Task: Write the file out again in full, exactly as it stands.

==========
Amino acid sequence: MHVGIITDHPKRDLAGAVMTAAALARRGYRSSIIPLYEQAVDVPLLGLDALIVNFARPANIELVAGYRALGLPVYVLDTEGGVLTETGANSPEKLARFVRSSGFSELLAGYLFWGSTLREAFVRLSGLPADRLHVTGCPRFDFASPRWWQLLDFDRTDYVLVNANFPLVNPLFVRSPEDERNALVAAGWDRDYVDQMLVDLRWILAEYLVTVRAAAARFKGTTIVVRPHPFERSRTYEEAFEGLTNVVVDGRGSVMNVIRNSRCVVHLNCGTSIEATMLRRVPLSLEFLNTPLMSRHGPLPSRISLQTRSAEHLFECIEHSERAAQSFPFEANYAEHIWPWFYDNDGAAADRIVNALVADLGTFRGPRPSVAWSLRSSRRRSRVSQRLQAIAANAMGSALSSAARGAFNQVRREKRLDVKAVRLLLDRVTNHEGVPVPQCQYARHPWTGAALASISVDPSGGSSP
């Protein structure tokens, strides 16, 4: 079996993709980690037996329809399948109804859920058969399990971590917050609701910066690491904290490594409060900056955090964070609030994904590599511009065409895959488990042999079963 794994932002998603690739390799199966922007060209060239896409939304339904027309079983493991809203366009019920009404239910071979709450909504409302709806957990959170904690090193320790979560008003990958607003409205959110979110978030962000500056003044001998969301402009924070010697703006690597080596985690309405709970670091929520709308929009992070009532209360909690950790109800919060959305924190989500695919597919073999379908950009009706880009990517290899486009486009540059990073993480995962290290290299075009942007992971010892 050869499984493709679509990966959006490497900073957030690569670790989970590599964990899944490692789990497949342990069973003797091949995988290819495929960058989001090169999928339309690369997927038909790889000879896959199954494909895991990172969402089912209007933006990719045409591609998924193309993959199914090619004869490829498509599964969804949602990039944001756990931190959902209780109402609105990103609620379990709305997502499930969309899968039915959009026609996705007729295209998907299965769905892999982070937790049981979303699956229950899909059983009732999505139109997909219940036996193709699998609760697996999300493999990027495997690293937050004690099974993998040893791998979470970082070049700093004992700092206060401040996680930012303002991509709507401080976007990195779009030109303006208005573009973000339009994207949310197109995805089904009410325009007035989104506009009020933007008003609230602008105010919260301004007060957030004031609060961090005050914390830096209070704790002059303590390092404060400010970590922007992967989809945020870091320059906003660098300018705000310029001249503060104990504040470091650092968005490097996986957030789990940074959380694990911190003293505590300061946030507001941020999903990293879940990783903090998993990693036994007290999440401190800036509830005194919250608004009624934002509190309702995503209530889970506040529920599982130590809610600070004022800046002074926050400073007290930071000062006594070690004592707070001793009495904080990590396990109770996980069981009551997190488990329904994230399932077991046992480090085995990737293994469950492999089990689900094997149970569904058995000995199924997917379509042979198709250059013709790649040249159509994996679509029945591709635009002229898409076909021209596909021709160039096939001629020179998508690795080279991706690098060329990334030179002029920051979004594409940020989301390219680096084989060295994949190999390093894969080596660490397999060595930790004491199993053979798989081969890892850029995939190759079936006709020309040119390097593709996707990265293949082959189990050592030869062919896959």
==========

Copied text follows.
Amino acid sequence: MHVGIITDHPKRDLAGAVMTAAALARRGYRSSIIPLYEQAVDVPLLGLDALIVNFARPANIELVAGYRALGLPVYVLDTEGGVLTETGANSPEKLARFVRSSGFSELLAGYLFWGSTLREAFVRLSGLPADRLHVTGCPRFDFASPRWWQLLDFDRTDYVLVNANFPLVNPLFVRSPEDERNALVAAGWDRDYVDQMLVDLRWILAEYLVTVRAAAARFKGTTIVVRPHPFERSRTYEEAFEGLTNVVVDGRGSVMNVIRNSRCVVHLNCGTSIEATMLRRVPLSLEFLNTPLMSRHGPLPSRISLQTRSAEHLFECIEHSERAAQSFPFEANYAEHIWPWFYDNDGAAADRIVNALVADLGTFRGPRPSVAWSLRSSRRRSRVSQRLQAIAANAMGSALSSAARGAFNQVRREKRLDVKAVRLLLDRVTNHEGVPVPQCQYARHPWTGAALASISVDPSGGSSP
């Protein structure tokens, strides 16, 4: 079996993709980690037996329809399948109804859920058969399990971590917050609701910066690491904290490594409060900056955090964070609030994904590599511009065409895959488990042999079963 794994932002998603690739390799199966922007060209060239896409939304339904027309079983493991809203366009019920009404239910071979709450909504409302709806957990959170904690090193320790979560008003990958607003409205959110979110978030962000500056003044001998969301402009924070010697703006690597080596985690309405709970670091929520709308929009992070009532209360909690950790109800919060959305924190989500695919597919073999379908950009009706880009990517290899486009486009540059990073993480995962290290290299075009942007992971010892 050869499984493709679509990966959006490497900073957030690569670790989970590599964990899944490692789990497949342990069973003797091949995988290819495929960058989001090169999928339309690369997927038909790889000879896959199954494909895991990172969402089912209007933006990719045409591609998924193309993959199914090619004869490829498509599964969804949602990039944001756990931190959902209780109402609105990103609620379990709305997502499930969309899968039915959009026609996705007729295209998907299965769905892999982070937790049981979303699956229950899909059983009732999505139109997909219940036996193709699998609760697996999300493999990027495997690293937050004690099974993998040893791998979470970082070049700093004992700092206060401040996680930012303002991509709507401080976007990195779009030109303006208005573009973000339009994207949310197109995805089904009410325009007035989104506009009020933007008003609230602008105010919260301004007060957030004031609060961090005050914390830096209070704790002059303590390092404060400010970590922007992967989809945020870091320059906003660098300018705000310029001249503060104990504040470091650092968005490097996986957030789990940074959380694990911190003293505590300061946030507001941020999903990293879940990783903090998993990693036994007290999440401190800036509830005194919250608004009624934002509190309702995503209530889970506040529920599982130590809610600070004022800046002074926050400073007290930071000062006594070690004592707070001793009495904080990590396990109770996980069981009551997190488990329904994230399932077991046992480090085995990737293994469950492999089990689900094997149970569904058995000995199924997917379509042979198709250059013709790649040249159509994996679509029945591709635009002229898409076909021209596909021709160039096939001629020179998508690795080279991706690098060329990334030179002029920051979004594409940020989301390219680096084989060295994949190999390093894969080596660490397999060595930790004491199993053979798989081969890892850029995939190759079936006709020309040119390097593709996707990265293949082959189990050592030869062919896959």